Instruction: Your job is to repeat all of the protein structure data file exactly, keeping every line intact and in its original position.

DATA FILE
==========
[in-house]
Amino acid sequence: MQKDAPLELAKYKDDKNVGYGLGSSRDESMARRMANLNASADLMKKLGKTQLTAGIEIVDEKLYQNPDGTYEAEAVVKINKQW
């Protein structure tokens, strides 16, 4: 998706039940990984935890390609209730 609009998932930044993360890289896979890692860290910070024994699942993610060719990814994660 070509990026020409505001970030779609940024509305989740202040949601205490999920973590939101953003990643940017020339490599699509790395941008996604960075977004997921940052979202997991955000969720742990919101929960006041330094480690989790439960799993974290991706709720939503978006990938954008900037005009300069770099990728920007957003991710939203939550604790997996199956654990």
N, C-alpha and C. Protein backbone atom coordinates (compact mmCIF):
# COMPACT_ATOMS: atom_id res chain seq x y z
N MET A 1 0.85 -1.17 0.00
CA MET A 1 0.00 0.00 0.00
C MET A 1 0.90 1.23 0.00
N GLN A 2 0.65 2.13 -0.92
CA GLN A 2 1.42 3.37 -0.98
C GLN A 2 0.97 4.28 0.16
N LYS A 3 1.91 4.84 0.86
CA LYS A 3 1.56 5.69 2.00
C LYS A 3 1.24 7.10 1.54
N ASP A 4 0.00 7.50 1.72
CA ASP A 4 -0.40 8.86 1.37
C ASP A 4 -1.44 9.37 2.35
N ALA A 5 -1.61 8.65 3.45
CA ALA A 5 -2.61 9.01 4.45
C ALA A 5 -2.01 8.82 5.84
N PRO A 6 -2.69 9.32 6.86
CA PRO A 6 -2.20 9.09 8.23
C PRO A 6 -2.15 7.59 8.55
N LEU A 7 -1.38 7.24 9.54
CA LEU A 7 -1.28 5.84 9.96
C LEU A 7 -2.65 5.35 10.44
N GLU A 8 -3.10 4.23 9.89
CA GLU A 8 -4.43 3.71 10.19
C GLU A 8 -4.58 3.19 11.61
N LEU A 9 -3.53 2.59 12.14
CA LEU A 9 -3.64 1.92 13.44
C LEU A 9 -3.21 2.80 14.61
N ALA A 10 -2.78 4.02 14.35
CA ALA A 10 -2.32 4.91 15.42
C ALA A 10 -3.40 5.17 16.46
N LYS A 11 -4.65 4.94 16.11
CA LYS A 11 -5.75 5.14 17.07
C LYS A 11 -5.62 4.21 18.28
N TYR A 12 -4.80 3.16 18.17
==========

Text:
[in-house]
Amino acid sequence: MQKDAPLELAKYKDDKNVGYGLGSSRDESMARRMANLNASADLMKKLGKTQLTAGIEIVDEKLYQNPDGTYEAEAVVKINKQW
């Protein structure tokens, strides 16, 4: 998706039940990984935890390609209730 609009998932930044993360890289896979890692860290910070024994699942993610060719990814994660 070509990026020409505001970030779609940024509305989740202040949601205490999920973590939101953003990643940017020339490599699509790395941008996604960075977004997921940052979202997991955000969720742990919101929960006041330094480690989790439960799993974290991706709720939503978006990938954008900037005009300069770099990728920007957003991710939203939550604790997996199956654990």
N, C-alpha and C. Protein backbone atom coordinates (compact mmCIF):
# COMPACT_ATOMS: atom_id res chain seq x y z
N MET A 1 0.85 -1.17 0.00
CA MET A 1 0.00 0.00 0.00
C MET A 1 0.90 1.23 0.00
N GLN A 2 0.65 2.13 -0.92
CA GLN A 2 1.42 3.37 -0.98
C GLN A 2 0.97 4.28 0.16
N LYS A 3 1.91 4.84 0.86
CA LYS A 3 1.56 5.69 2.00
C LYS A 3 1.24 7.10 1.54
N ASP A 4 0.00 7.50 1.72
CA ASP A 4 -0.40 8.86 1.37
C ASP A 4 -1.44 9.37 2.35
N ALA A 5 -1.61 8.65 3.45
CA ALA A 5 -2.61 9.01 4.45
C ALA A 5 -2.01 8.82 5.84
N PRO A 6 -2.69 9.32 6.86
CA PRO A 6 -2.20 9.09 8.23
C PRO A 6 -2.15 7.59 8.55
N LEU A 7 -1.38 7.24 9.54
CA LEU A 7 -1.28 5.84 9.96
C LEU A 7 -2.65 5.35 10.44
N GLU A 8 -3.10 4.23 9.89
CA GLU A 8 -4.43 3.71 10.19
C GLU A 8 -4.58 3.19 11.61
N LEU A 9 -3.53 2.59 12.14
CA LEU A 9 -3.64 1.92 13.44
C LEU A 9 -3.21 2.80 14.61
N ALA A 10 -2.78 4.02 14.35
CA ALA A 10 -2.32 4.91 15.42
C ALA A 10 -3.40 5.17 16.46
N LYS A 11 -4.65 4.94 16.11
CA LYS A 11 -5.75 5.14 17.07
C LYS A 11 -5.62 4.21 18.28
N TYR A 12 -4.80 3.16 18.17